CULTURE Tajikistan students in China warm to people-to-people engagement


Tajikistan students in China warm to people-to-people engagement


07:29, June 07, 2018


Nazar being interviewed by CGTN. (Photo: CGTN)

A key area of cooperation among members of the Shanghai Cooperation Organization involves people-to-people exchanges. 

At Shandong University’s Qingdao Campus, two students from Tajikistan have gained not only a better understanding about China but also deepened their friendship with the Chinese community.

For Nazar and Samandar, both from Tajikistan, they say when they first arrived on campus and told their Chinese classmates that they are from Tajikistan, "a lot of them had no idea where it is." In turn, the pair did not know much about China beyond Jackie Chan and Jet Li.  

It was only until they started to learn Chinese at the Confucius Institute and became graduate students in China that they began to learn more about the rich history of the world's most populous country.

"We both applied for scholarships to study at a graduate school in China," Samandar said. "We ended up in a three-year program here on international relations. I gave myself a Chinese name called He Ping as it means peace in Chinese. I like it because it also fits with my personality."

Nazar's Chinese name is Li Xianjun: "I really like the concept of junzi (君子)in traditional Chinese philosophy. Being a decent person precedes being a good father and a good citizen."

Both Nazar and Samandar have studied Chinese for years. Their fluency means that they mingle well with their Chinese classmates. One way they have also deepened friendships is through football.

One of their friend Liu Hao said they had been playing together for half a semester. 

"They are very good at football," Lui said, "and they are both very outgoing and modest people."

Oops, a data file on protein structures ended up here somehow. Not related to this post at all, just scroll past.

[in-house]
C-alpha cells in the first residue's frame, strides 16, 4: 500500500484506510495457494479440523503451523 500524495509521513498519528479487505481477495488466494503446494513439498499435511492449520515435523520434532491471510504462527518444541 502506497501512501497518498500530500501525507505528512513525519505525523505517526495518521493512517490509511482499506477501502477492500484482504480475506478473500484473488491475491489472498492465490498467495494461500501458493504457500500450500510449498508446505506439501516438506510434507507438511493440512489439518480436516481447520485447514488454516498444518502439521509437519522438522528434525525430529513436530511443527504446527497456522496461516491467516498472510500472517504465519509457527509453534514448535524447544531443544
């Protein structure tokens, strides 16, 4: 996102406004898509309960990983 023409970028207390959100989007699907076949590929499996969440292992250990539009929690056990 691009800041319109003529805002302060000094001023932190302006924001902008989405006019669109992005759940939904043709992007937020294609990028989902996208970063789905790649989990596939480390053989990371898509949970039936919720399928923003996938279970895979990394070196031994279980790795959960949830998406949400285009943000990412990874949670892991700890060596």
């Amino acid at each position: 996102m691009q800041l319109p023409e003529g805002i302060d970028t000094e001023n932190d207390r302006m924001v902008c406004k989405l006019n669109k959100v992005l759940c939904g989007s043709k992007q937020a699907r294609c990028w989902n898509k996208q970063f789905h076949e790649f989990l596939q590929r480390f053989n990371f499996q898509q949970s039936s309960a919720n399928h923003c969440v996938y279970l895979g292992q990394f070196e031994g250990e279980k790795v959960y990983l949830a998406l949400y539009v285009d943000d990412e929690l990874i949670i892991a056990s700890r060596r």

Another classmate Wang Xiangyu added, "They teach us about Tajikistan culture. For example, their biggest festival Navruz, their language and political system."

Asked about their future goals, both of them said they want to become diplomats and take advantage of the booming bilateral relations and applying what they've learned here to their home country. 

"Many Chinese companies have set up factories in my country. We also import a lot of goods from China like clothing. Tajikistan has rich natural resources like gold and minerals, yet we lack production capabilities and high technology. That, in my opinion, is something we need to learn from China," said Samandar.

Just like Nazar and Samandar have deepened their relations with other Chinese students in college, the two countries are also strengthening exchanges and cooperation with each other.  As Chinese President Xi Jinping says, countries of the Shanghai Cooperation Organization should continue to increase understanding between their peoples and foster enduring friendships.

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